Beer Notes

‘Tap the Knit’ is latest local brew festival

mdeeds@idahostatesman.comOctober 25, 2013 


You know you want it: The commemorative tumbler that will be sold at Tap the Knit.

With help from local guild Idaho Brewers United, a dozen Gem State breweries have been lined up to pour 36 beers at Tap the Knit on Saturday, Oct. 26, at Boise’s Knitting Factory Concert House.

Participating breweries include Kilted Dragon, Crooked Fence, Highland Hollow, Slanted Rock, The Ram, TableRock, 10 Barrel, Payette, Sawtooth, Sockeye, Grand Teton and McCall Brewing Company.

The cost is $12, which includes five tasting tokens, or $20 for five tokens and a commemorative 19-ounce stainless-steel double-wall tumbler. Additional tokens will cost $2 at the festival.

Pours will be served in generous 7-ounce cups, says Knitting Factory General Manager Gary Pike.

“I don’t want people to come in here and think, ‘Oh, great, I barely got a taste out of them,’ ” Pike says.

Adding to the atmosphere of what the Knit is calling “Idaho’s Original Kegger,” college football will be shown on TVs. The event is being co-presented by 96.9 The Eagle (and marketed by Cumulus radio stations), so classic-rock music will play in the background, and on-air personalities Scott Souhrada and Scott Cruize will be on hand.

Pike is hoping for a thirsty, enthusiastic crowd.

“There’s a pretty good little buzz about it,” he says, adding: “The one nice thing is we’re not going up against a BSU game.”

True. Let’s just hope that the beers aren’t sorrow drowners after the BYU game the night before ...

• 1 to 10 p.m. Oct. 26, Knitting Factory, 416 S. 9th St., Boise, $12 or $20, TicketWeb.


The Knit is the latest venue to tap into Boise’s craft beer market for a tasting party — but definitely not the last.

The Pray For Snow Winter Ale Fest, presented by Tom Grainey’s, plans to offer beer from more than 25 breweries on Sunday, Nov. 17, in the parking lot at 6th and Grove streets. It costs, according to the event’s Facebook page, “ONLY $20 in advance for UNLIMITED TASTINGS (and we all know what that means).”

(Um, a brutal Monday?)

Tap the Knit sounds fun. So does Pray for Snow. But as craft-beer celebrations keep popping up — whether it’s the third annual Idaho Brewers Festival at Nampa’s Lakeview Park in August or the weakly attended Brew-Festivus at Boise’s PowerHouse Event Center in June — it’s inevitable that attracting drinkers will become a stiffer challenge.

Crooked Fence marketing director Kelly Knopp thinks a saturation point has arrived.

“It’s like having Christmas every month,” Knopp says. “I think everyone has good intentions of growing the scene ... but I think people are not as eager to go to (beer festivals) because they know there’s going to be one every month. I can see the crowd starting to thin out. You’re starting to see the same people at every fest.”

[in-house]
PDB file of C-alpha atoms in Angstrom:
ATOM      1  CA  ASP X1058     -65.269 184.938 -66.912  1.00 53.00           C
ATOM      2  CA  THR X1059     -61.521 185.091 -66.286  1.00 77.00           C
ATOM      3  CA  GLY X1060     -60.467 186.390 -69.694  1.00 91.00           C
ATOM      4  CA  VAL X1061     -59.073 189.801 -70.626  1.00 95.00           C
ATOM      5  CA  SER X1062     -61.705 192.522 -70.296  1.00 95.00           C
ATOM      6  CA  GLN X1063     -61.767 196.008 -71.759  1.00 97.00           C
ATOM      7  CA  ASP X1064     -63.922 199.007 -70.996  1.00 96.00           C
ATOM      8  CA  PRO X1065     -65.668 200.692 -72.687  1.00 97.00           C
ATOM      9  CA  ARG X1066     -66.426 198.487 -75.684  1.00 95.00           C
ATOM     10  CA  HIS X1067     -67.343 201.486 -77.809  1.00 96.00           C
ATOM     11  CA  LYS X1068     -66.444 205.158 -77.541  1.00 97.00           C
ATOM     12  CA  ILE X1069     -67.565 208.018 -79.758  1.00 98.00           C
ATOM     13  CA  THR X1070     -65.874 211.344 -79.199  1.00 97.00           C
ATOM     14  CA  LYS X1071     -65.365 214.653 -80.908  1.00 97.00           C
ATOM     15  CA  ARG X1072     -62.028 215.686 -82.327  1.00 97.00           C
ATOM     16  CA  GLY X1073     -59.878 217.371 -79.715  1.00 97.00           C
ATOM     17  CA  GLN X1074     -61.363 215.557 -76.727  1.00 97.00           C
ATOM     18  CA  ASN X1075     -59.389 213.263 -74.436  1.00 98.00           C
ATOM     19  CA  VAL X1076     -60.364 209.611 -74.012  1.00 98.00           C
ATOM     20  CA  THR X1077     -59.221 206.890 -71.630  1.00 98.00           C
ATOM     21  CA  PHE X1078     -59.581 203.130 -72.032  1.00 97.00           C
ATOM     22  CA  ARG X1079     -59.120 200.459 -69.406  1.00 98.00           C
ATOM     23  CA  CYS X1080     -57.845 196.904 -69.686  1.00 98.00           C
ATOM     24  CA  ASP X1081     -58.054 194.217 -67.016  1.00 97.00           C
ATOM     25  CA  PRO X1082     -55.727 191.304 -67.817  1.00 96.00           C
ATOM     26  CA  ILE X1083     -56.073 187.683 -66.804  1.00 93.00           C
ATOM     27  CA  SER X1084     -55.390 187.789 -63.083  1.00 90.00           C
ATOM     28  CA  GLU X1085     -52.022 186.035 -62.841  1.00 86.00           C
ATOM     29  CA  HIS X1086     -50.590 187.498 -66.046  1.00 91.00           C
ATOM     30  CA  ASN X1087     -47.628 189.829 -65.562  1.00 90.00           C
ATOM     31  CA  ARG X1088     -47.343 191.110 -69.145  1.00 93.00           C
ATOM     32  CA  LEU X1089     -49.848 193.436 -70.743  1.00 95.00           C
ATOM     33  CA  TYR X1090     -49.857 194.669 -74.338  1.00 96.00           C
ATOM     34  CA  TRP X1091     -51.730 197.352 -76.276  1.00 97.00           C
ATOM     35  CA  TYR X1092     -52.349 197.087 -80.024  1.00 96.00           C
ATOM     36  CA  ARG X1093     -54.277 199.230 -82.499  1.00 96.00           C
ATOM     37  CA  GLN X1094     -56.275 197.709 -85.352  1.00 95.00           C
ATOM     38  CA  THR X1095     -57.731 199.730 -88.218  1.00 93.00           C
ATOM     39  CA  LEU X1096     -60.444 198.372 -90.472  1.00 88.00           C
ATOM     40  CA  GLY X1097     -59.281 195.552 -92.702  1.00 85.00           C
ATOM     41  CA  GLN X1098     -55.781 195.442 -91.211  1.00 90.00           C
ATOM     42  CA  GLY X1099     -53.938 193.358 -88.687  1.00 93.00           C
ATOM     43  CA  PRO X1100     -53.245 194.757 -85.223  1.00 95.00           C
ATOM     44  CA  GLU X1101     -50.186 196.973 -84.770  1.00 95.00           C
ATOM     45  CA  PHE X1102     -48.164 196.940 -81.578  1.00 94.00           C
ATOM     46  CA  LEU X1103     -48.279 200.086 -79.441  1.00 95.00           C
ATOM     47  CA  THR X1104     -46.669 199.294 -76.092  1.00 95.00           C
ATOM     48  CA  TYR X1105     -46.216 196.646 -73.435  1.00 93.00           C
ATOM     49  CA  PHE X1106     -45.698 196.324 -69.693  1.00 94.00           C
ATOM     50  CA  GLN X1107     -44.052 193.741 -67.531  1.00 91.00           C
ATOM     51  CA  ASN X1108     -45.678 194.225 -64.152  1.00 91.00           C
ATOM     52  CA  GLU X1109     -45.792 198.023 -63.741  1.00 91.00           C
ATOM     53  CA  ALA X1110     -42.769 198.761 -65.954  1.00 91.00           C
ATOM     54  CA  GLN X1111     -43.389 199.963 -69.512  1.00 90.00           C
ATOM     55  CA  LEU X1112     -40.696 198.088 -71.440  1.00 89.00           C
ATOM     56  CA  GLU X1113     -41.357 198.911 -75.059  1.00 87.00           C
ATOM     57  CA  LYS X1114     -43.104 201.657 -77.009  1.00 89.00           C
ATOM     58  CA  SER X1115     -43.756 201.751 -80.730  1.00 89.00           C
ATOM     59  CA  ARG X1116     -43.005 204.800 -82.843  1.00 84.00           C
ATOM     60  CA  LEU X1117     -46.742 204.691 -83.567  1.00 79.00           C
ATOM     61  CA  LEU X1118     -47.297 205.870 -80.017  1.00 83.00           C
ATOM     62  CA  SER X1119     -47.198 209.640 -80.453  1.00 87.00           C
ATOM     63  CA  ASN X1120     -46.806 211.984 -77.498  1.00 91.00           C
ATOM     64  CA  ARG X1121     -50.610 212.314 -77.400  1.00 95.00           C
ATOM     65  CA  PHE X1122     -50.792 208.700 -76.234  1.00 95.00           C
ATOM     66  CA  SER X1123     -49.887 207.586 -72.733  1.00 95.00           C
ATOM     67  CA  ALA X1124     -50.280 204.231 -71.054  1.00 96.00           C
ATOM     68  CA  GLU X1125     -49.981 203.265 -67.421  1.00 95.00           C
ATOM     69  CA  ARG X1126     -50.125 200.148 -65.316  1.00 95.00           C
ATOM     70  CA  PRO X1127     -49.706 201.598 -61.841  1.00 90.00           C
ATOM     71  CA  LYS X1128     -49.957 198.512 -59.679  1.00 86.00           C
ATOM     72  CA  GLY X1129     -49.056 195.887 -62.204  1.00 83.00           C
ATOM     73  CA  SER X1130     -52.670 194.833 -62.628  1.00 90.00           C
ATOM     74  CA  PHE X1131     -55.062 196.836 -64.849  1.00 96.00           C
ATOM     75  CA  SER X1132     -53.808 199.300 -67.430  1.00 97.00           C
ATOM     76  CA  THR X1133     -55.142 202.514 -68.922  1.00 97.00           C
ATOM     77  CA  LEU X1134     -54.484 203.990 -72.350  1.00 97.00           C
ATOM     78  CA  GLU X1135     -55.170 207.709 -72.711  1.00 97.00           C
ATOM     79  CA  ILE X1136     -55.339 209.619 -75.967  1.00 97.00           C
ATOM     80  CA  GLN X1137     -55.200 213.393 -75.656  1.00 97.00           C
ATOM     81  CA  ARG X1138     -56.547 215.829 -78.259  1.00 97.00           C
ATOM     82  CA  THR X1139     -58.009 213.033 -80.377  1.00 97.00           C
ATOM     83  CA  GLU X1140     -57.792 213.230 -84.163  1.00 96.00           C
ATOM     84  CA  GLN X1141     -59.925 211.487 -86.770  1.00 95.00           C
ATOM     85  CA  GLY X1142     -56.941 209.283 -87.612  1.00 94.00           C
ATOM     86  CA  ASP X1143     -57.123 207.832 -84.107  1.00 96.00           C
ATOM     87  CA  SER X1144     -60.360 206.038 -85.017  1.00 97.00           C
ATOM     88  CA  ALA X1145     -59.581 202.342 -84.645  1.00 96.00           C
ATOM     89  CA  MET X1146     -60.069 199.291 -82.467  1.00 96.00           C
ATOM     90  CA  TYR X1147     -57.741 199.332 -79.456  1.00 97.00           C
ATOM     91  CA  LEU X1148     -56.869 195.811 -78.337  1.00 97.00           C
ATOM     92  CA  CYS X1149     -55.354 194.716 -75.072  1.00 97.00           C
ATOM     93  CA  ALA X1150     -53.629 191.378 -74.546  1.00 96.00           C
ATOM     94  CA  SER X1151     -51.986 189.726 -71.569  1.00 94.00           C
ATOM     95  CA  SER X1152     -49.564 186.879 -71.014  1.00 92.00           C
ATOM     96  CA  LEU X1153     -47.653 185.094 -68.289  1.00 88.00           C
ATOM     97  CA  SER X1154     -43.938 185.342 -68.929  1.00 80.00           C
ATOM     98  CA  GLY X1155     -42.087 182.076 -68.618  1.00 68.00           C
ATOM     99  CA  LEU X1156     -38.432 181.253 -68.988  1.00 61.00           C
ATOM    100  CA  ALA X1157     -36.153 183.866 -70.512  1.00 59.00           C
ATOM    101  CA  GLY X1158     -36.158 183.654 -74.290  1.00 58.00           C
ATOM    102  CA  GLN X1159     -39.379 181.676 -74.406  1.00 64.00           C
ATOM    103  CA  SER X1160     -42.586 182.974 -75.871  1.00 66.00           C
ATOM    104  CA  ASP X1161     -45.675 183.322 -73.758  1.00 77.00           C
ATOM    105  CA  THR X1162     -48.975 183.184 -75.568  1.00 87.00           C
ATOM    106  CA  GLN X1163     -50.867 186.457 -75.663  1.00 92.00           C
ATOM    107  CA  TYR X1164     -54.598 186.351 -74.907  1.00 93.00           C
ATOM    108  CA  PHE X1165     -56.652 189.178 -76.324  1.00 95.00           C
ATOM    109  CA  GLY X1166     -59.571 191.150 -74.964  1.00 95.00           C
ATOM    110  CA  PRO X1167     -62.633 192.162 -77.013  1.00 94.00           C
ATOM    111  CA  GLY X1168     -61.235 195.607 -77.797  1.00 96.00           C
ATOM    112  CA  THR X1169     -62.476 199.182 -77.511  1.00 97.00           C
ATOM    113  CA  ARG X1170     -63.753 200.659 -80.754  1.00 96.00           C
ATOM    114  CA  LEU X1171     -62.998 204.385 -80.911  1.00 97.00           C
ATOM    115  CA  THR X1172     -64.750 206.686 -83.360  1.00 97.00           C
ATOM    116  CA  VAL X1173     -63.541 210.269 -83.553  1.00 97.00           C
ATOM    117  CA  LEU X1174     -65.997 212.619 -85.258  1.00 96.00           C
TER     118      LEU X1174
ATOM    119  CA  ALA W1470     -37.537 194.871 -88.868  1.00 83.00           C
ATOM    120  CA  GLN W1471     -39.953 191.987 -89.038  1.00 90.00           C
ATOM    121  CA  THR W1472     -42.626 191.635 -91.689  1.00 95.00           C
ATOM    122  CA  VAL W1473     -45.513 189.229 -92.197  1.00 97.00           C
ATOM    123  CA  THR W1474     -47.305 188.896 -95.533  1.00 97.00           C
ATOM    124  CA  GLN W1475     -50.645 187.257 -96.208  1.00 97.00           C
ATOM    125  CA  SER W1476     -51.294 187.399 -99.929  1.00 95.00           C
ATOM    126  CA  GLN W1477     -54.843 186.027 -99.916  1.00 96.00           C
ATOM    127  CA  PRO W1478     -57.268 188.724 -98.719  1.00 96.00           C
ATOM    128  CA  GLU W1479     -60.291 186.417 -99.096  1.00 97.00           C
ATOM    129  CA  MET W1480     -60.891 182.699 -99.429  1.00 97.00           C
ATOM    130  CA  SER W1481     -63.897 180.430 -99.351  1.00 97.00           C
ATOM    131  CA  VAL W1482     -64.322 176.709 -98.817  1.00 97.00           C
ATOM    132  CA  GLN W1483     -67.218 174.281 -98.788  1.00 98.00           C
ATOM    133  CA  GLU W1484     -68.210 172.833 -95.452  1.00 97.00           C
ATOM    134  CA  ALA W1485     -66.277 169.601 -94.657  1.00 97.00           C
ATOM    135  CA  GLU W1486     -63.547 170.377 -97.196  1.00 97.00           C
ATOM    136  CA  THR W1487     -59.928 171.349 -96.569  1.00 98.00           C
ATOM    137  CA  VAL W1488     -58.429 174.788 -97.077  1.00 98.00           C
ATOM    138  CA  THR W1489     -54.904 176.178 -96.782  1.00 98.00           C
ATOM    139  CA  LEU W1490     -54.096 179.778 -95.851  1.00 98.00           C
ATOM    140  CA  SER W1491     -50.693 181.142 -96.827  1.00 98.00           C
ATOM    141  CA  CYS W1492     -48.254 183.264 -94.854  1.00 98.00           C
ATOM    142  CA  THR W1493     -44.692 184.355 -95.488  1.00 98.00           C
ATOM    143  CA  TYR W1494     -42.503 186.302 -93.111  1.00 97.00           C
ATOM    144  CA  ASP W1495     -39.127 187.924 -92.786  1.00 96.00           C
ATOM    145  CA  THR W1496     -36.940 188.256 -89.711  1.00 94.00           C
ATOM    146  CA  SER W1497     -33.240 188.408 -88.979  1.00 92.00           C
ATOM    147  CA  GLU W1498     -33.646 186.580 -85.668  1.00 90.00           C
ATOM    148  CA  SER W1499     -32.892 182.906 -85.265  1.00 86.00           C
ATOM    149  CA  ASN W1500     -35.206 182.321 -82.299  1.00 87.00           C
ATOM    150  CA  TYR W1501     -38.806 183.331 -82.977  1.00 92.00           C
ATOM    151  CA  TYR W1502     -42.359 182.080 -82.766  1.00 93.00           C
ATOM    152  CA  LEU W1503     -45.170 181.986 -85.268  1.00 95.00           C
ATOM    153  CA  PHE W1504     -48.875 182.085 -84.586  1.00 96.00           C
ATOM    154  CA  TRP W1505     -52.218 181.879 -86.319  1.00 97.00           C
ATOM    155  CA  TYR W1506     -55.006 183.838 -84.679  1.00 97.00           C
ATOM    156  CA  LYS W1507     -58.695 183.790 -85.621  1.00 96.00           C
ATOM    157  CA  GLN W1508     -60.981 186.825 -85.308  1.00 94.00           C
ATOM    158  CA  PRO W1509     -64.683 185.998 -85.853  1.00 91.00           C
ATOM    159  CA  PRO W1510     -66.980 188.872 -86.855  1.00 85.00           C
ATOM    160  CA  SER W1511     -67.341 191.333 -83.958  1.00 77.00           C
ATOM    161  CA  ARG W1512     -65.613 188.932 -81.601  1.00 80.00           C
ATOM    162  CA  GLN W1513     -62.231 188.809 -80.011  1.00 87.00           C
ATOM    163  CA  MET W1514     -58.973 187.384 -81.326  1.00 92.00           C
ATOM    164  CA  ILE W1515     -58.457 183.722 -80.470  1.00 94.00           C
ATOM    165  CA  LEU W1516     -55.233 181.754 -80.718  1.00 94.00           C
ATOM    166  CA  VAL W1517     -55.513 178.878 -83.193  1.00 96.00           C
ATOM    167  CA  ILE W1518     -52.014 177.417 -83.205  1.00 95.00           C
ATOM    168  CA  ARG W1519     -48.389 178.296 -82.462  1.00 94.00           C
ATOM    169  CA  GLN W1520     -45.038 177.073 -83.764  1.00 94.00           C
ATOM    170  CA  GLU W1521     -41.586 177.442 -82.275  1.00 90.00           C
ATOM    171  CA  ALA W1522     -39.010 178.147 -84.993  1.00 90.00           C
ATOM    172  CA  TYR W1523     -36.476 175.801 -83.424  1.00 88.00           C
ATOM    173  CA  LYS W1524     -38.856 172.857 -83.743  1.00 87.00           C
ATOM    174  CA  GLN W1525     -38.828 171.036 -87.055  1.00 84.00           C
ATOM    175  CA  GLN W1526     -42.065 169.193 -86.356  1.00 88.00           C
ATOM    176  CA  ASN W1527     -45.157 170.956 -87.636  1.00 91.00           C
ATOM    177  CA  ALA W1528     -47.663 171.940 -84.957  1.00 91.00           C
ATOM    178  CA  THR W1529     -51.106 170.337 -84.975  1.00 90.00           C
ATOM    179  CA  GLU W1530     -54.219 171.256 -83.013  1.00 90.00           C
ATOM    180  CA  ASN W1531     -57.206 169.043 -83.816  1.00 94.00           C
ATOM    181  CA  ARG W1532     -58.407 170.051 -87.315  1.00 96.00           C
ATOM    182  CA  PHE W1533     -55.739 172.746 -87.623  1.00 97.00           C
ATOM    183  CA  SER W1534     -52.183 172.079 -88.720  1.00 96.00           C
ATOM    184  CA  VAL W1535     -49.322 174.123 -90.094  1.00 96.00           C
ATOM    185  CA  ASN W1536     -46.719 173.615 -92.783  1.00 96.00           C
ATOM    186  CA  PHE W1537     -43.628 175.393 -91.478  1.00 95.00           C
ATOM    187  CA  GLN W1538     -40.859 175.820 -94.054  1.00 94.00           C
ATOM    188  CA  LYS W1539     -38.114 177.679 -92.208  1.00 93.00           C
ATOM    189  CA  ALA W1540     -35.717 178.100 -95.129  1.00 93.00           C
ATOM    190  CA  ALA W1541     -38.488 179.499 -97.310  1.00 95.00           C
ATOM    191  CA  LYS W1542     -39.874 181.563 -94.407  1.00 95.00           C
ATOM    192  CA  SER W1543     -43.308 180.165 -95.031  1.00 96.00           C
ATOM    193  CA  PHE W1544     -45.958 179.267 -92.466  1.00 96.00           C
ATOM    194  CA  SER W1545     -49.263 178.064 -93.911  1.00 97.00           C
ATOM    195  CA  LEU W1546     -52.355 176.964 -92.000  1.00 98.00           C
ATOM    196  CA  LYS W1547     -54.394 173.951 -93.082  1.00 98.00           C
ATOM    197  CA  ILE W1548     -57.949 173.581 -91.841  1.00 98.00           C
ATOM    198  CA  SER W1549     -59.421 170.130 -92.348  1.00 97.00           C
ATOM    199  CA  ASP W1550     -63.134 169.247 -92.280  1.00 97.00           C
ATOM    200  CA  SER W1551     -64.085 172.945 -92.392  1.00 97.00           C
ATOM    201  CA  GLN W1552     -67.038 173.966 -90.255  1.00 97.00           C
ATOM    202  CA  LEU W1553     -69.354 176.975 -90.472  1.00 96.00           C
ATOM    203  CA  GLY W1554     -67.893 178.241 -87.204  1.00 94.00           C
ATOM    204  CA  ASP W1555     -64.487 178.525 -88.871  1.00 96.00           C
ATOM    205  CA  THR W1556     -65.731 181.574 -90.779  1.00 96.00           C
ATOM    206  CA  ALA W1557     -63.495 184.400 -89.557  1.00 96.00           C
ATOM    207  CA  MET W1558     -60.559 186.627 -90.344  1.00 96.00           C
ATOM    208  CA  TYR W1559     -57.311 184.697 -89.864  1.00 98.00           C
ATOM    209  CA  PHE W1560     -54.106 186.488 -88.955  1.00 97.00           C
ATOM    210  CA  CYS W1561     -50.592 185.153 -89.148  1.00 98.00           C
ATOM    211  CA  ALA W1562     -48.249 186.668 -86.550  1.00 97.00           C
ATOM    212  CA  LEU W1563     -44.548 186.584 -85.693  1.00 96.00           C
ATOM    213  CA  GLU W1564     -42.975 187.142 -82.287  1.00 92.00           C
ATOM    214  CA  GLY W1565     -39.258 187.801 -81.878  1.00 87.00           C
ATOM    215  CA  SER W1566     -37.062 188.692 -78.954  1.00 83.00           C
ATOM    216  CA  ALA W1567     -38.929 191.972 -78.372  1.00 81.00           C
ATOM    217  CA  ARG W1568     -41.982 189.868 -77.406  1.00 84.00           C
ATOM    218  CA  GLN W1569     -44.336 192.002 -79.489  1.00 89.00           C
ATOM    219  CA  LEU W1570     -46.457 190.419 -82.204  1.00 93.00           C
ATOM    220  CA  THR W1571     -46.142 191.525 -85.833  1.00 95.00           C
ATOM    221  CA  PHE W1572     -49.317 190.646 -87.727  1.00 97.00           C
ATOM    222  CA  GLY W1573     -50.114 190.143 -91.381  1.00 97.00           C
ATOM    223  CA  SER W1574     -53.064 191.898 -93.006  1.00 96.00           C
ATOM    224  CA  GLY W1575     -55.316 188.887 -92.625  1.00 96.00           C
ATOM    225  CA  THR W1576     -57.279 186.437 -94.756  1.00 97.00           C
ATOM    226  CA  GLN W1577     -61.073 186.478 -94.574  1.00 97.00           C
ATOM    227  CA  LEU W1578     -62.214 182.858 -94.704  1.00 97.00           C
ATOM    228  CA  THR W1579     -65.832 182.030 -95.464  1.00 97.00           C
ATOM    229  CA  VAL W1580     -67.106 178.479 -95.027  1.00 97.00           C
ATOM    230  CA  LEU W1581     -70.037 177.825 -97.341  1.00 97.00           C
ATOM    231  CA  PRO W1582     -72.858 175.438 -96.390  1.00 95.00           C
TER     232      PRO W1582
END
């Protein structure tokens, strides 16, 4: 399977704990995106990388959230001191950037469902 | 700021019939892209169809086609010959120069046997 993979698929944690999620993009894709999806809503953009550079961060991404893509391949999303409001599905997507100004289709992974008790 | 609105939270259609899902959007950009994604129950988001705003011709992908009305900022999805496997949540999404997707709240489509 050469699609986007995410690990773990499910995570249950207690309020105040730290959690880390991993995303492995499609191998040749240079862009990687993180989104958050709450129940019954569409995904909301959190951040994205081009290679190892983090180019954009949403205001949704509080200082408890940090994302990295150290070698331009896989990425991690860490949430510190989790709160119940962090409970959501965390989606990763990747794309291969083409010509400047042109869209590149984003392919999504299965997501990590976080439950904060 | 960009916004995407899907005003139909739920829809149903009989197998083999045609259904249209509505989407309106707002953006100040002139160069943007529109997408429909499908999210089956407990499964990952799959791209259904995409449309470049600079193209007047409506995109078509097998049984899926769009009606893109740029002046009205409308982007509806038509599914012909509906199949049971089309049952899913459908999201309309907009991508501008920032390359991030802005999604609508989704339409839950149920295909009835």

Payette Brewing founder Mike Francis agrees. He’s even made a point to slow down the number of internal Payette promotions such as pint nights and tastings at area bars and restaurants.

“It’s a tough balance,” Francis says.

The king of area brew-tasting festivals is the annual Barley Bros. Traveling Beer Show, which was held at Julius M. Kleiner Memorial Park in Meridian this summer. Attendance was down significantly from its heyday in Boise’s Ann Morrison Park, but the brewfest still lured about 2,500 paying customers over two days.

Look, we all can agree to raise a toast to any local beer festival. But should event organizers ponder the possibility of overkill in the not-so-distant future? It's just something to chew on — besides those stale pretzels somebody slid down the bar.


When Boise-based Sockeye Brewing began selling 24-can cases of its Dagger Falls IPA at Idaho Costcos this summer, craft-beer fans yanked out their wallets.

It’s time to reach into that back pocket again.

Sockeye’s Power House Porter also is being sold in 24-can “suitcases.”

Costco in Nampa has them for $24.99. Power House suitcases will arrive at Boise’s Costco, as well as the other three Idaho Costcos, in coming weeks.

Looking for a super-DUPER bargain? Be patient. Dagger Falls sometimes goes on sale as cheaply as $22.99. The Power House is sure to follow suit ... (case).


Fall is in the air, but many Treasure Valley beer drinkers already are hungering for winter seasonals.

“We’re fighting a losing battle against seasonal creep,” Payette Brewing’s Francis says with a laugh. “We try not to release our seasonals until the actual season starts. It’s really actually hard to do, as weird as it sounds.”

Here’s what some breweries are starting to cook up:

• Payette’s 12 Gauge Imperial Stout will hit taps early next month. A version aged in bourbon barrels for one year will be sold in 22-ounce bottles beginning Black Friday.

But Payette is holding off its true winter seasonal until, you know, winter: Sawed Off Stout won’t arrive until Dec. 21, Francis says.

• Winterfest is being poured at Sockeye’s restaurant in Boise, and four-packs of 16-ounce cans are replacing Socktoberfest on local store shelves.

• Crooked Fence’s Grim Reaper Imperial Black IPA will be on tap in 10 days or so.

The brewery’s flagship winter beer, the chocolately Augustus, should hit taps in early to mid-November.


Francis will give a talk at 7 p.m. Wednesday, Nov. 6, at the Library! at Collister, 4724 W. State St. He’ll share his story about being an industrial engineer turned brewery founder. At 8 p.m., the show will cruise next door to Salt: A Modern Public House for a beer tasting and Q&A.

Michael Deeds: 377-6407, Twitter: @IDS_Deeds

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